Visitors can use two bridges on each end of the island: one connected to Punggol and the other to Pasir Ris Coast Industrial Park.17

Flora and fauna
Within Coney Island Park are different habitats such as mangrove swamps, coastal forests and woodlands. While casuarina trees are ubiquitous on the island, it is also home to 86 other tree species, more than 157 animal species and around 80 species of birds including locally endangered species such as the black-crowned night heron and the spotted wood owl. Coney Island is also a popular stop for migratory birds like the Asian drongo-cuckoo, and nestboxes have been installed around the island for the migratory birds.18

The tree species on Coney Island include the last two surviving native cycads previously on mainland Singapore – one about 3.5 m in height and the other a cluster of more than 2 m in diameter. Cycads are woody plants that reproduce from seeds. Resembling palms, the trees have a stout trunk and a crown of large compound leaves. Cycads once grew in great abundance along the coast of Singapore in Katong, but were threatened by development works. The National Parks Board then transplanted these cycads to Coney Island.19

Other wildlife that inhabit the island include a group of smooth-coated otters, a globally threatened species found only in Asia. Its dam is located at the east entrance of Coney Island Park, along Pasir Ris Coast Industrial Park 6.20 The elusive sultan dragonfly can also be seen on the island. Males have a dark red body, while females are yellow and slightly larger.21

The most famous of all the wildlife on the island is the lone Brahman bull, which made the island its home. It had been discovered while the park was being developed and found to be very ill, but the bull was later nursed back to health and roamed the island freely.22 On 28 September 2016, veterinarians sedated the cow for its annual health checkup, but failed to revive it. Its death was announced on 12 October.23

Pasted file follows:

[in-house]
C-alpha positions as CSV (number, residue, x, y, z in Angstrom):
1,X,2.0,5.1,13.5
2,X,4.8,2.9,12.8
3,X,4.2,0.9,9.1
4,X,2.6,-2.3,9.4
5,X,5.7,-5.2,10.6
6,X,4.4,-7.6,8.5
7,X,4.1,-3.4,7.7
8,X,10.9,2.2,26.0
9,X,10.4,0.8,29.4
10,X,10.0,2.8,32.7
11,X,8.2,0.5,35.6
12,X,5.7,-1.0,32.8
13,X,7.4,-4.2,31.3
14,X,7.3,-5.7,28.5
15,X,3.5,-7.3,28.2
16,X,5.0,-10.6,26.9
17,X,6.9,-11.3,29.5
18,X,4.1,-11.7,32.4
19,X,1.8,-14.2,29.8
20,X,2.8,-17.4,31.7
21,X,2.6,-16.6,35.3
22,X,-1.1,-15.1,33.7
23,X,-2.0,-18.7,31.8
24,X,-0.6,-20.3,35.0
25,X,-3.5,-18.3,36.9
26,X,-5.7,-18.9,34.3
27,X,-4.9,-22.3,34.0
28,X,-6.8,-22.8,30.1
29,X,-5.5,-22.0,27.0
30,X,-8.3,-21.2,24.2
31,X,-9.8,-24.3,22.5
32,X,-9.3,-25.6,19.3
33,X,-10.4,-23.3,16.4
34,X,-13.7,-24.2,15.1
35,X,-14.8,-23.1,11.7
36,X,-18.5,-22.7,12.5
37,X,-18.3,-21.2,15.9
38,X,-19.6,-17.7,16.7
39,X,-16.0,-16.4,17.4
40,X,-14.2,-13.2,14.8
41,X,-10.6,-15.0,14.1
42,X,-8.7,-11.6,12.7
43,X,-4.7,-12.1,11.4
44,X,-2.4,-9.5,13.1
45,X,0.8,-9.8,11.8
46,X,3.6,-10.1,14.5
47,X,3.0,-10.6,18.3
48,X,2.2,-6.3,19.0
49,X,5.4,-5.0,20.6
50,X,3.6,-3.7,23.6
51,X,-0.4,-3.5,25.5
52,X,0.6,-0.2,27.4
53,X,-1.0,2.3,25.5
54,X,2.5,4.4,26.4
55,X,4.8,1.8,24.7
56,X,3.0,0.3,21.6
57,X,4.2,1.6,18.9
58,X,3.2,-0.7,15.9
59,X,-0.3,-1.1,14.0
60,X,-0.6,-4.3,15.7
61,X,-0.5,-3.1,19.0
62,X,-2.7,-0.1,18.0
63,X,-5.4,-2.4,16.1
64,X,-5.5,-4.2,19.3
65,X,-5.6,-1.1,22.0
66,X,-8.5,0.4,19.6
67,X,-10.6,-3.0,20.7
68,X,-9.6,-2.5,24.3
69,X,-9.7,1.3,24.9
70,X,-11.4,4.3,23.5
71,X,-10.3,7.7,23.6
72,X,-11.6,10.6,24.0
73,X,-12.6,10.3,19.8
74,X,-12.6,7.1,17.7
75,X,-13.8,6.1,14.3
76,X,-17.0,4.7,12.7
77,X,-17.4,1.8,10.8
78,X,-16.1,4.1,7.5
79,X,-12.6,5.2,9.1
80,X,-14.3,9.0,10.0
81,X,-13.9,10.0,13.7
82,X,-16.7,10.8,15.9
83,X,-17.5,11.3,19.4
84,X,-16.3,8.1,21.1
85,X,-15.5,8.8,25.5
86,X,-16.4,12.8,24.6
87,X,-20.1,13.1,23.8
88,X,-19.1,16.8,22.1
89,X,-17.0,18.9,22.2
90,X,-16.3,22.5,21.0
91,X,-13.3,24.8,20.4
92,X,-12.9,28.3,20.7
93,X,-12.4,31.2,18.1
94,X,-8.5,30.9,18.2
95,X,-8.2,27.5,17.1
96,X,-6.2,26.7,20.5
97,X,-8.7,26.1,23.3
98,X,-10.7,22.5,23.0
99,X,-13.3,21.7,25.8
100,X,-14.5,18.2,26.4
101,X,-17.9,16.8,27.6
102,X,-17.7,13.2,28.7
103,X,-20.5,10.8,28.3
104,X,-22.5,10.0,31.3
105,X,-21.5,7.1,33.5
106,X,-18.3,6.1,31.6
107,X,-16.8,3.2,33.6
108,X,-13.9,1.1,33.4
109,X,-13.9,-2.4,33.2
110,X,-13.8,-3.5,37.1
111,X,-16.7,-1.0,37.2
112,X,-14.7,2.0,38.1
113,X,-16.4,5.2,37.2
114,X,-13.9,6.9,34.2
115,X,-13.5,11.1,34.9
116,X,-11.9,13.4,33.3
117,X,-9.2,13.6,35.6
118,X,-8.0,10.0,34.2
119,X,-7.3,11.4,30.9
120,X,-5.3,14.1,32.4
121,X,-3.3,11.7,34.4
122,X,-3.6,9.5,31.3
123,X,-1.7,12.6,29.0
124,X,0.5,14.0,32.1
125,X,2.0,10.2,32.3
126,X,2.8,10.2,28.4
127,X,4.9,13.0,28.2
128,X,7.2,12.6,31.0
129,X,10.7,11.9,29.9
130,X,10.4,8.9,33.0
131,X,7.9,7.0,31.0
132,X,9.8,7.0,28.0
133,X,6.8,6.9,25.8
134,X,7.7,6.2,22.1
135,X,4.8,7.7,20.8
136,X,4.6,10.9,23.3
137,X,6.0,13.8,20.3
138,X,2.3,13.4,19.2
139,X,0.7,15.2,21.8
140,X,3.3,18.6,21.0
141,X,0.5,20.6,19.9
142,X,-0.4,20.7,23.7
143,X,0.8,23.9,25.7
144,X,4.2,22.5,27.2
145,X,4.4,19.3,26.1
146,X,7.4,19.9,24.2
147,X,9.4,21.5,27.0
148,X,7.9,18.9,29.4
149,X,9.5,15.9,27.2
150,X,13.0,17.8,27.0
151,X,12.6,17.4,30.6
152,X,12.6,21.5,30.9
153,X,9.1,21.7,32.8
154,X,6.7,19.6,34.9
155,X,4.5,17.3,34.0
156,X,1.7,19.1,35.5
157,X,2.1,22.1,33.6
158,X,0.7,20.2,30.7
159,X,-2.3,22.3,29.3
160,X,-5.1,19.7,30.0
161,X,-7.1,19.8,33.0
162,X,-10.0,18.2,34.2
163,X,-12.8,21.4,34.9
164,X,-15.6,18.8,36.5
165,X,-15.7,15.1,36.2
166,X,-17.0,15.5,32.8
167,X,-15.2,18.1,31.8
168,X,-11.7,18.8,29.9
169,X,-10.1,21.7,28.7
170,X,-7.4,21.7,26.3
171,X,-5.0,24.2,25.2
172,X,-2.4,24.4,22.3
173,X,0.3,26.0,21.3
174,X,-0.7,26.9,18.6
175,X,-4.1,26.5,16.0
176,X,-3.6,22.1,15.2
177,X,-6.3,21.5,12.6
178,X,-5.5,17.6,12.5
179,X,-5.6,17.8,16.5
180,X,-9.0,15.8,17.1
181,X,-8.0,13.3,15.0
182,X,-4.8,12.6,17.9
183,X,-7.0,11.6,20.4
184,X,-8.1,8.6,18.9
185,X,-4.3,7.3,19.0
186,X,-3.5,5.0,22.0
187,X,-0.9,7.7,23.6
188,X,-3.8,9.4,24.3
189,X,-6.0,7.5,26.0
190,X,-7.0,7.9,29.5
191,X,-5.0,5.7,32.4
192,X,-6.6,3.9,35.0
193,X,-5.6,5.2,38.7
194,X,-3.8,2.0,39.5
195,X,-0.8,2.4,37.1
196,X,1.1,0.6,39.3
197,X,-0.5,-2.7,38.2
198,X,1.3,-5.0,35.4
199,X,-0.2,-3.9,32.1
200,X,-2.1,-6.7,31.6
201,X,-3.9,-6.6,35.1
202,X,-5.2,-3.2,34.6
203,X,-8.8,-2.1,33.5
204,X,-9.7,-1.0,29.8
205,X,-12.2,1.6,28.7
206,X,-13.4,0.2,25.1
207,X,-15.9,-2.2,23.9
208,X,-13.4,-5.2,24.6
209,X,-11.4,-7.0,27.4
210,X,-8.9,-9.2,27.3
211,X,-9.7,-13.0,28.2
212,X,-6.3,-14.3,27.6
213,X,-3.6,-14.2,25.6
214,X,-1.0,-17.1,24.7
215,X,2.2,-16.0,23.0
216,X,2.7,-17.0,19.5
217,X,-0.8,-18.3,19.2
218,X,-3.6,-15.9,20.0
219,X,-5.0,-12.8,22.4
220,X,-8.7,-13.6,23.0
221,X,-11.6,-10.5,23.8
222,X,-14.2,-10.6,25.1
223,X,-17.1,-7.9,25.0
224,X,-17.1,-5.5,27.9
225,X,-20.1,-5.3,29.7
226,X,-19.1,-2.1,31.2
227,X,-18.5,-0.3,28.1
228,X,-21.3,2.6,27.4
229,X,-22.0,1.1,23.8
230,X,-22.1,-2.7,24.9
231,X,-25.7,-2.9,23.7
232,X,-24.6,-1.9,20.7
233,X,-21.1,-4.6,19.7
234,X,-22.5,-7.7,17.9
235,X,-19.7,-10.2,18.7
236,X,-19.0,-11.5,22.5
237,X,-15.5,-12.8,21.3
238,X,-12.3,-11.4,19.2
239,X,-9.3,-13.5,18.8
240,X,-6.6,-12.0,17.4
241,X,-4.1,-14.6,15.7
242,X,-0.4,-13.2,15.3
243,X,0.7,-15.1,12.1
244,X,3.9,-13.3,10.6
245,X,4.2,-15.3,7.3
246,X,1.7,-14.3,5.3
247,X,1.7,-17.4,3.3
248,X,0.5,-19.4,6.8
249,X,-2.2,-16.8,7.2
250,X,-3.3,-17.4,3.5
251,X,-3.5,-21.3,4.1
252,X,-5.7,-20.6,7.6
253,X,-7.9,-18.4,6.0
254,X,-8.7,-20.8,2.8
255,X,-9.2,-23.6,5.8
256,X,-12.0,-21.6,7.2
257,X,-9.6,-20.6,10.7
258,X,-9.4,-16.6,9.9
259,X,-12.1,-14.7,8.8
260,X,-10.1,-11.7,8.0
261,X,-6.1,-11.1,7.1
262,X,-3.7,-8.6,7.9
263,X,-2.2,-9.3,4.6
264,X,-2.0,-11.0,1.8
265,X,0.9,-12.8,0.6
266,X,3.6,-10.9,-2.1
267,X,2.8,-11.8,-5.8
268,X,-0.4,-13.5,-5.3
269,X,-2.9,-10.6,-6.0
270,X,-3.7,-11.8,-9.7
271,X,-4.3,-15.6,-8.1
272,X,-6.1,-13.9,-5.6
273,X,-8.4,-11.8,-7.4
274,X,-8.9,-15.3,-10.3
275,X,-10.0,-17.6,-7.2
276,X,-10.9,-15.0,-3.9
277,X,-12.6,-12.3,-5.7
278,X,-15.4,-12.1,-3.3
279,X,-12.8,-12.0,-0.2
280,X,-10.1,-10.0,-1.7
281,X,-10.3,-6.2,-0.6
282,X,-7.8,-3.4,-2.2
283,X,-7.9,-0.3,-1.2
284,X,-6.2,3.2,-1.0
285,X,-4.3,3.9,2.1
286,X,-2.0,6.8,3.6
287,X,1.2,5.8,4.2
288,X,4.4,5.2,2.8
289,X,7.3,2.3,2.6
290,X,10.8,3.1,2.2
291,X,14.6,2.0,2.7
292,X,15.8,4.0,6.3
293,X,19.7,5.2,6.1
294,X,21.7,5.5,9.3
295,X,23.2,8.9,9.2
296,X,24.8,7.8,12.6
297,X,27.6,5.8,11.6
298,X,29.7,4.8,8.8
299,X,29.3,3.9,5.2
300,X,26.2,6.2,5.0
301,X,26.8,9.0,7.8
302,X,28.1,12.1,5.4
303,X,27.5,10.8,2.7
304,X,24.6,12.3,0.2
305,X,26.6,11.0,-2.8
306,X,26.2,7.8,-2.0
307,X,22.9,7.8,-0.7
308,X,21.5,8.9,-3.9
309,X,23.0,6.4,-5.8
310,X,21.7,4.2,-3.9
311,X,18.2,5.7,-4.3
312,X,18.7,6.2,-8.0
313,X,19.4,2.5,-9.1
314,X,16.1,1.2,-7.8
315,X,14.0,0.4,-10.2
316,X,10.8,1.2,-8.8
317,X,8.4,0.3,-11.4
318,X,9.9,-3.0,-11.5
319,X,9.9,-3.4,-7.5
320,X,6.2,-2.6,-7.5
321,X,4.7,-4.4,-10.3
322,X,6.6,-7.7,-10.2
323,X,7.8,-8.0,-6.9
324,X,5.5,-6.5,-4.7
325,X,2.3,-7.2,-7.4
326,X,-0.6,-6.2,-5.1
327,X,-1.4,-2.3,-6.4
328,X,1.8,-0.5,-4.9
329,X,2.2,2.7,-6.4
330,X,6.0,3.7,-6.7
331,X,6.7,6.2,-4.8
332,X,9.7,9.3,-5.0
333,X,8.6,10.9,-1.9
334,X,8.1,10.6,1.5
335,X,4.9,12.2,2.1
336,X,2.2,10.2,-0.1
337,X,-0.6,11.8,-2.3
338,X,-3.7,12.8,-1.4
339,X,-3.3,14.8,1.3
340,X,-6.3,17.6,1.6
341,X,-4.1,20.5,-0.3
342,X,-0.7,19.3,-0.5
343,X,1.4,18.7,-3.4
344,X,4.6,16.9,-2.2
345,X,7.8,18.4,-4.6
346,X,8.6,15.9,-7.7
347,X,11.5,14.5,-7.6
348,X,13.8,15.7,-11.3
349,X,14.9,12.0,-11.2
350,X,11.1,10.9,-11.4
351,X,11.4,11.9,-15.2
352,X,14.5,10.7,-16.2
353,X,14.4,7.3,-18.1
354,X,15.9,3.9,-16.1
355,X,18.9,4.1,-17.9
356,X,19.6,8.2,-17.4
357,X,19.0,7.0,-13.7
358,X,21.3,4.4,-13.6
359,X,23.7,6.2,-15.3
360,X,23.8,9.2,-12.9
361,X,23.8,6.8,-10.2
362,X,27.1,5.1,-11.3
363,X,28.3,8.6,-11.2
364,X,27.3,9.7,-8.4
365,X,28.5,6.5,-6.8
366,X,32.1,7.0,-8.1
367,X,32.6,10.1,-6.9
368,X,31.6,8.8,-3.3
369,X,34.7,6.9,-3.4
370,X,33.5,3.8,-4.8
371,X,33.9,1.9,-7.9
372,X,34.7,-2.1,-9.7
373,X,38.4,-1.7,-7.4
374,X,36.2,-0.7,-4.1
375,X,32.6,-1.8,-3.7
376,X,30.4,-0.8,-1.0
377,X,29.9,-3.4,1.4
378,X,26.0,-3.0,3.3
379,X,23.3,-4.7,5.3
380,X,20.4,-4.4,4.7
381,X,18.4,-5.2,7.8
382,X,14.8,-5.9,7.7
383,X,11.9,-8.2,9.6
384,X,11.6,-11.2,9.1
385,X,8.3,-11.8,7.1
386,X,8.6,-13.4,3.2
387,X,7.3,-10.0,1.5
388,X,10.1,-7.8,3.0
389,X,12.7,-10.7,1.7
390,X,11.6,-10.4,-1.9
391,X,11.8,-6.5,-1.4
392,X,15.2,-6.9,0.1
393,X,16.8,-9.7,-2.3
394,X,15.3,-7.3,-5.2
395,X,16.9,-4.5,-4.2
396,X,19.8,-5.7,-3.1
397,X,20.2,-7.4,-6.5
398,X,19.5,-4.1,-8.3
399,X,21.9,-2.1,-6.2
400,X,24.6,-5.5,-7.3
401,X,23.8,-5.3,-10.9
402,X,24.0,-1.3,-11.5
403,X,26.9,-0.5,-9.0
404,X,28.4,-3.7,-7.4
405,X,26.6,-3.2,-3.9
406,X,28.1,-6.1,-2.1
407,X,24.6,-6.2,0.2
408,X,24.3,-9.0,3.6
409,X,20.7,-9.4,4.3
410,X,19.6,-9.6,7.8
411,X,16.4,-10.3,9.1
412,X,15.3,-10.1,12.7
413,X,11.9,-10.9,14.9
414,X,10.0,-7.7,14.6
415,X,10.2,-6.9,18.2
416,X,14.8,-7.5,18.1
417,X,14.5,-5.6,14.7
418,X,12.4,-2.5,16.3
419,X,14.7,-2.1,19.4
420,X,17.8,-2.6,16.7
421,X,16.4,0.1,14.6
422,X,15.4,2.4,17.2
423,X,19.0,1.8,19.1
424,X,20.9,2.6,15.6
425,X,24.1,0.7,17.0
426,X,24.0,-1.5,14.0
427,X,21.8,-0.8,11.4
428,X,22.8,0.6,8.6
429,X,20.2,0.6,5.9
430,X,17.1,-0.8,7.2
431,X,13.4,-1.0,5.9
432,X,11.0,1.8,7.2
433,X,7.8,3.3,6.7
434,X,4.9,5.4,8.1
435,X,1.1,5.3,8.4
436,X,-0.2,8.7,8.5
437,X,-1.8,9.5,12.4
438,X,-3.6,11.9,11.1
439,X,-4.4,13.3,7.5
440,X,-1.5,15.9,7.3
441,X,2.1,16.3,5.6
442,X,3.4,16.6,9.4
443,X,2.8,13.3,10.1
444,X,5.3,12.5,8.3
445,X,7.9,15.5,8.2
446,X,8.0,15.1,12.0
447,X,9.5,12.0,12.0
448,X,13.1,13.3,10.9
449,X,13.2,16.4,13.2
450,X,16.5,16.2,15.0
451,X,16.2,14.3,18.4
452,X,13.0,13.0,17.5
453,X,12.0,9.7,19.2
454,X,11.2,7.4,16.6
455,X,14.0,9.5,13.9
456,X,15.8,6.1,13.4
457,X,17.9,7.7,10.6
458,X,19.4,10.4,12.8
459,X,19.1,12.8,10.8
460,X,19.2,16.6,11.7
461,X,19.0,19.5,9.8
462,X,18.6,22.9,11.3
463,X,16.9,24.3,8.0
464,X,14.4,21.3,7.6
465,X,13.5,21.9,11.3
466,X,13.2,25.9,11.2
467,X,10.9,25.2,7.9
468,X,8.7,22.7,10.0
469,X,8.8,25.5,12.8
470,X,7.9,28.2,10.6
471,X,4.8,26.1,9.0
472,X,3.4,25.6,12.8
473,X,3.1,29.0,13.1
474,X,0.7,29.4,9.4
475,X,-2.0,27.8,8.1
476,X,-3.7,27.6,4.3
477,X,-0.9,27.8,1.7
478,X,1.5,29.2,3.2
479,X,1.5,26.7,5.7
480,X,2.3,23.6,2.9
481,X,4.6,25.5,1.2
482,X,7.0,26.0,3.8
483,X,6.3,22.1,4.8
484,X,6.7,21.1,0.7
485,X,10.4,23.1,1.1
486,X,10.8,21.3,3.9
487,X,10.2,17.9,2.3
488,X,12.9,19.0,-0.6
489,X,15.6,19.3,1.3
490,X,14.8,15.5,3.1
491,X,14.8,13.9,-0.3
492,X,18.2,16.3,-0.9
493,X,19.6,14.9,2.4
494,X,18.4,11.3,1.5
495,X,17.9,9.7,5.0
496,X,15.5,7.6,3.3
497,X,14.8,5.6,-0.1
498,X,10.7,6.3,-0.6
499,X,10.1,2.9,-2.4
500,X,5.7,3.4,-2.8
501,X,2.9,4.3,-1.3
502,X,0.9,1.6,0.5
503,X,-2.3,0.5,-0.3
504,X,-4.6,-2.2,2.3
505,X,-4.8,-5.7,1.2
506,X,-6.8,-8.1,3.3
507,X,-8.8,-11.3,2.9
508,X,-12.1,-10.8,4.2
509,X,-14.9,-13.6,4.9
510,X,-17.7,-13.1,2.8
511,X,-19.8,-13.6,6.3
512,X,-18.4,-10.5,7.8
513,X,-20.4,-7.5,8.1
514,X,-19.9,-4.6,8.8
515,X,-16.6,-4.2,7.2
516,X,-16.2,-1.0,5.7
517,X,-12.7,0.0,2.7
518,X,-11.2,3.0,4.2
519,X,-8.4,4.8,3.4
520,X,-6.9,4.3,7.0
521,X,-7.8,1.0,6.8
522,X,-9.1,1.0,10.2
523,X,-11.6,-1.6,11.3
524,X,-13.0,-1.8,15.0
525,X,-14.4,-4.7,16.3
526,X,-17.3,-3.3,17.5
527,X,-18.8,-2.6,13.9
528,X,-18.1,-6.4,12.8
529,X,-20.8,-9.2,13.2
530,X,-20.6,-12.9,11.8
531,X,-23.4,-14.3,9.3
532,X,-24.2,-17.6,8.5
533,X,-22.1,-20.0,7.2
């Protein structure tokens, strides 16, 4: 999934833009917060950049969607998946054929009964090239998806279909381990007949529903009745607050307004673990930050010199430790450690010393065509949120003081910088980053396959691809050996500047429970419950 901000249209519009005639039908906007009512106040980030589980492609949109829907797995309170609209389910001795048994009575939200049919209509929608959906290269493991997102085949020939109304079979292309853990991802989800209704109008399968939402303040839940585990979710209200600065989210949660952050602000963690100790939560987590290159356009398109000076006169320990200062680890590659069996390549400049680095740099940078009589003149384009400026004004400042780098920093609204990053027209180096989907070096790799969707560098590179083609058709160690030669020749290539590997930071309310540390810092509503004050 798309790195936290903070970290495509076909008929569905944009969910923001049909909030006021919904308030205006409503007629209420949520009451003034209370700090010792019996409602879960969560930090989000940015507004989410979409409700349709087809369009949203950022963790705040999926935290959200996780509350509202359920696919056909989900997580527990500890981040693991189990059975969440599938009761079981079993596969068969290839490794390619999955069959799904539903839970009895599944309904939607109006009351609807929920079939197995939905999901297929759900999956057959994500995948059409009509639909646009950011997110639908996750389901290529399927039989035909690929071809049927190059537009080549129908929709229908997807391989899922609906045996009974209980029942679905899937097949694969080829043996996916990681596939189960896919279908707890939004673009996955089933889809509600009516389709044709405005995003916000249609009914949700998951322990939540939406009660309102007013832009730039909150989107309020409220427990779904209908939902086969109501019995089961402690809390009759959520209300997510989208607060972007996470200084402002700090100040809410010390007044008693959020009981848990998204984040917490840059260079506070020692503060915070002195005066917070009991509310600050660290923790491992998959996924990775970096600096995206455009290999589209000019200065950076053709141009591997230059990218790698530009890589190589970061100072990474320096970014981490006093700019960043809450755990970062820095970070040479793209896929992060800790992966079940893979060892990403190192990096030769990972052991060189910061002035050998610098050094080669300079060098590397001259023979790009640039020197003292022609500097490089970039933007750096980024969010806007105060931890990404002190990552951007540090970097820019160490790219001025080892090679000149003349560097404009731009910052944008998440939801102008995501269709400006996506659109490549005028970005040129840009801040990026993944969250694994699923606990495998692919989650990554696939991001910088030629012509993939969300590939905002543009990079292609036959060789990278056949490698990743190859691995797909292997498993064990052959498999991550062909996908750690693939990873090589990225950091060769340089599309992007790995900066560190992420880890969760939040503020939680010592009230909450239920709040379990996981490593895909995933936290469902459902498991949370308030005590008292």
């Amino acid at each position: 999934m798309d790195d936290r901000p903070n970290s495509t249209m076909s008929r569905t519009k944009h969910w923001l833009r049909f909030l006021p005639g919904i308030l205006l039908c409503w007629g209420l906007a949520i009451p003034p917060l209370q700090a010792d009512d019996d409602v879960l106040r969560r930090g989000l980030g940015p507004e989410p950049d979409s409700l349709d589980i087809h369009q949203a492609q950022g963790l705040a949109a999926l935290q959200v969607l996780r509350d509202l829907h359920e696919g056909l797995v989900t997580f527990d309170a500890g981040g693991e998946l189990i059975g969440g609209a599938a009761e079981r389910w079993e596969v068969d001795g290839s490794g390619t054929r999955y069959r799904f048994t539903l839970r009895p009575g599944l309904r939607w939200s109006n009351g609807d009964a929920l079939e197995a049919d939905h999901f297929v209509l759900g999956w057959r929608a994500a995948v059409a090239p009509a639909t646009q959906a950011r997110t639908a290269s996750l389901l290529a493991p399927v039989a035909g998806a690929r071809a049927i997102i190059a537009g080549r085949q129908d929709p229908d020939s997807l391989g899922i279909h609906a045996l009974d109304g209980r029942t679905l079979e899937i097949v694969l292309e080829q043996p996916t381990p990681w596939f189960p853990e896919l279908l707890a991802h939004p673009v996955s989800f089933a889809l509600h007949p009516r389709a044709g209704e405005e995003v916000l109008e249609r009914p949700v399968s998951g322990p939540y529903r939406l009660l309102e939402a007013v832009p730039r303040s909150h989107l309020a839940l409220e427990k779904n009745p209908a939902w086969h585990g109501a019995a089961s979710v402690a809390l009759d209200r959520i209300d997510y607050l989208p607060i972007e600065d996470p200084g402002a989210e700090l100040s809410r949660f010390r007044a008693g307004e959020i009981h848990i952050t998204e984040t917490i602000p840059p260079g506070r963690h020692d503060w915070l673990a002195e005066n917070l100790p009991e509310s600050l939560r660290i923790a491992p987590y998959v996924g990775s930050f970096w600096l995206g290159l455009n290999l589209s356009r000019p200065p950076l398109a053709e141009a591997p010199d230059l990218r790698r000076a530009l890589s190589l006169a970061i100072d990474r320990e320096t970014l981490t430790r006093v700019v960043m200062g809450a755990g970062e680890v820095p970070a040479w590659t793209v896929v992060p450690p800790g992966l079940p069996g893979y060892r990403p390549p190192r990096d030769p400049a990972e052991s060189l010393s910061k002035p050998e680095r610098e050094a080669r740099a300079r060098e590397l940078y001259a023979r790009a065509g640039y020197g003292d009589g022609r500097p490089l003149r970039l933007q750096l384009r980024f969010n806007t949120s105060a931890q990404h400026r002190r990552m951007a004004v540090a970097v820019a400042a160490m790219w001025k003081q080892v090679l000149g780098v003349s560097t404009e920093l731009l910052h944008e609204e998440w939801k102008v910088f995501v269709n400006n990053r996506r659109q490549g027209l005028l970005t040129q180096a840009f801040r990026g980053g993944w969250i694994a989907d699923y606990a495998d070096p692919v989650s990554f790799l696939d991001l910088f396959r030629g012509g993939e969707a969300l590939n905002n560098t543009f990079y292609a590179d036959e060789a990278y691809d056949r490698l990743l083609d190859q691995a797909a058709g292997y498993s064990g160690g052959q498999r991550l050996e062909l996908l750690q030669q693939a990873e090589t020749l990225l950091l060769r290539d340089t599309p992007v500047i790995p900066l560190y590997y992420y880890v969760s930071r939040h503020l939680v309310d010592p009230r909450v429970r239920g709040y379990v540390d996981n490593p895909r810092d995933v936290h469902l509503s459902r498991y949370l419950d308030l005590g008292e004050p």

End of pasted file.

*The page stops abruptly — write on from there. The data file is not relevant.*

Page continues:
Future plans
An interim park and an area zoned for sports and recreational purposes are in the pipeline of future developments on the island.24


Fiona Lim

1. In the Court of Judicature of Prince of Wales Island, Singapore and Malacca. (1856, August 26). The Straits Times, p. 5; Page 2 advertisements column 5. (1937, January 30). The Straits Times, p. 2; Page 12 advertisements column 2. (1955, September 9). The Straits Times, p. 12. Retrieved from NewspaperSG.
2. Urban Redevelopment Authority. (1996). Punggol 21: A waterfront town of the 21st century. Singapore: The Authority, p. 8. (Call no.: RSING 711.4095957 SIN)
3. Page 2 advertisements column 5. (1937, January 30). The Straits Times, p. 2. Retrieved from NewspaperSG.
4. Ang, B. (2015, October 17).Coney Island: A walk on the wild side. The Straits Times. Retrieved from Factiva via NLB’s eResources website: 
5. ‘Coney Island’ for S’pore. (1950, April 4). The Straits Times, p. 7; Page 7 advertisements column 2. (1951, March 21). The Singapore Free Press, p. 7. Retrieved from NewspaperSG.
6. Page 10 advertisements column 3. (1954, August 20). The Straits Times, p. 10; Pleasure isle for sale. (1955, September 8). The Straits Times, p. 4. Retrieved from NewspaperSG.
7. Chew, L. C. (1972, November 21). PSA takes over 32-acre Coney IslandThe Straits Times, p. 3; It’s yours, if you’ve a million to spare. (1971, August 31). New Nation, p. 1. Retrieved from NewspaperSG.
8. Singapore. Parliament. Parliamentary debates: Official report. (1974, March 14). Reclamation at Pulau Serangoon (Vol. 33). Singapore: [s.n.], col. 153. (Call no.: RSING 328.5957 SIN); $14.5m holiday resort plan for Coney Island. (1974, March 11). The Straits Times, p. 4. Retrieved from NewspaperSG.